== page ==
old mining structures surrounded by greenery and a blue sky
Old mining structures on hills overlooking Lake Superior on the Keweenaw Peninsula. | Photo: Shutterstock

3. Keweenaw Peninsula

The Upper Peninsula has a peninsula of its own: The Keweenaw Peninsula occupies the northernmost tip of Michigan, and it’s from here that visitors catch a ferry or seaplane to Isle Royale National Park

Copper mining was big business in the Keweenaw—to get an idea of just how big, stop at the Keweenaw National Historical Park visitor center in Calumet, Michigan, which includes two floors of interactive exhibits. Then, take a guided tour of the abandoned Quincy Mine, in operation for 99 years, in Hancock. 

Hungry for more history? Check out the Fort Wilkins Historic State Park, located 1 mile east of Copper Harbor. The fort was built in 1844 to coincide with the copper rush, and today features walking tours and costumed interpreters, reenacting historical life at the fort. There’s also a popular campground at the park, with walking trails and sites featuring a view of Lake Fanny Hooe. On your way to or from the fort, don’t miss the scenic 9.5-mile Brockway Mountain Drive, with an expansive view over the peninsula to Lake Superior. Along the way, you’ll find nature preserves and hiking and mountain biking trails.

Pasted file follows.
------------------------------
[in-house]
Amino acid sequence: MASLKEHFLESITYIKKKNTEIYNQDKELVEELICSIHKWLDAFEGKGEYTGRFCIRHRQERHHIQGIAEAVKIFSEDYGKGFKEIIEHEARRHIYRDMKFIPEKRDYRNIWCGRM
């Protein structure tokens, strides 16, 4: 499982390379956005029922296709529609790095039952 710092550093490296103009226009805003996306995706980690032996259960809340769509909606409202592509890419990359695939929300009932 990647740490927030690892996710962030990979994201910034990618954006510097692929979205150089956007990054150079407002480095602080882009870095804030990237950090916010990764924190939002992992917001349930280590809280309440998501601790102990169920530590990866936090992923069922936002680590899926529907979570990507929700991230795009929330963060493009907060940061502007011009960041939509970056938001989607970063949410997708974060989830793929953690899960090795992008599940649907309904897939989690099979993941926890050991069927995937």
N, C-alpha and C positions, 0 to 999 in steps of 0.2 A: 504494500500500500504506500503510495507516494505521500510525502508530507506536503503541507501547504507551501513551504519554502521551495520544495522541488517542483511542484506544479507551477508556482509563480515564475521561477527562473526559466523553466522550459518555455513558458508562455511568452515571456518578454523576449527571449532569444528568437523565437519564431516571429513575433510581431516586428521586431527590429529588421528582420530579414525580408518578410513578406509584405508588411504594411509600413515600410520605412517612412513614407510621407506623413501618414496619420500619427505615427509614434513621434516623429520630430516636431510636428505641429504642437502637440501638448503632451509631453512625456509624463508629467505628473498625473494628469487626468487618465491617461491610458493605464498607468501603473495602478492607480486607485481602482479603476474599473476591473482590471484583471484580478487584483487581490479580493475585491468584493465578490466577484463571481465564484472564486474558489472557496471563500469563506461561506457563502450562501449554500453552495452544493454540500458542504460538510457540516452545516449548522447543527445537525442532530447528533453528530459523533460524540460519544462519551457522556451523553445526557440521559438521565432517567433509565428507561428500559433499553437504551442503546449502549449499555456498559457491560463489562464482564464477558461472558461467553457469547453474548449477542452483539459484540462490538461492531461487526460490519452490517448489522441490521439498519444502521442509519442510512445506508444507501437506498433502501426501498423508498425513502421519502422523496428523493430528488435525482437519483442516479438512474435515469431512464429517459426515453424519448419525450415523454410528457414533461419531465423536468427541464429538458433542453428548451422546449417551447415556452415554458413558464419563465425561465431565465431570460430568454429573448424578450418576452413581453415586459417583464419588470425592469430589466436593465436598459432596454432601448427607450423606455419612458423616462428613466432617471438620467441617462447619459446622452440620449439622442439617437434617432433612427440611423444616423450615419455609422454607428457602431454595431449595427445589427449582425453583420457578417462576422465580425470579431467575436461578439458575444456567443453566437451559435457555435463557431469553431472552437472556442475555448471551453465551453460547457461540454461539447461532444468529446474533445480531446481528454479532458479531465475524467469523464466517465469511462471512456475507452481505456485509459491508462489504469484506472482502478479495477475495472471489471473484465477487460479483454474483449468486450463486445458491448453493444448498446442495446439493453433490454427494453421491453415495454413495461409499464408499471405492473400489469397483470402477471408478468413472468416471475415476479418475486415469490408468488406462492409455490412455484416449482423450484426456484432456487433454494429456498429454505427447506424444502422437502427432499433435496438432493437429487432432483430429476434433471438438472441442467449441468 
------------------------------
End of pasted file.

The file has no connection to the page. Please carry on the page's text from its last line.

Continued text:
Finally, make your last stop in the Keweenaw at the Eagle Harbor Lighthouse, built in 1871. Take a tour and stay for a spectacular sunset over Lake Superior.


a green blue lakeshore with a red rock overhang
Pictured Rocks National Lakeshore. | Photo: Shutterstock

4. Pictured Rocks National Lakeshore

If you can only make one stop in the UP, make it Pictured Rocks National Lakeshore. This long, narrow park hugs the shoreline of Lake Superior, starting just east of Munising and stretching for 42 miles. There are hiking trails, waterfalls, towering sandstone cliffs, sand dunes, beaches, inland forests, streams, and lakes—your hardest task will be deciding how to spend your time. There are visitor centers at either end; stop in at one to get your bearings before you start exploring. 

One of the best ways to see the park is from the water. If you’re an experienced, confident kayaker with the right kind of vessel, you can head out on your own, but most visitors should consider either a guided kayak tour or boat tour to get a waterside view of 15 miles of cliffs.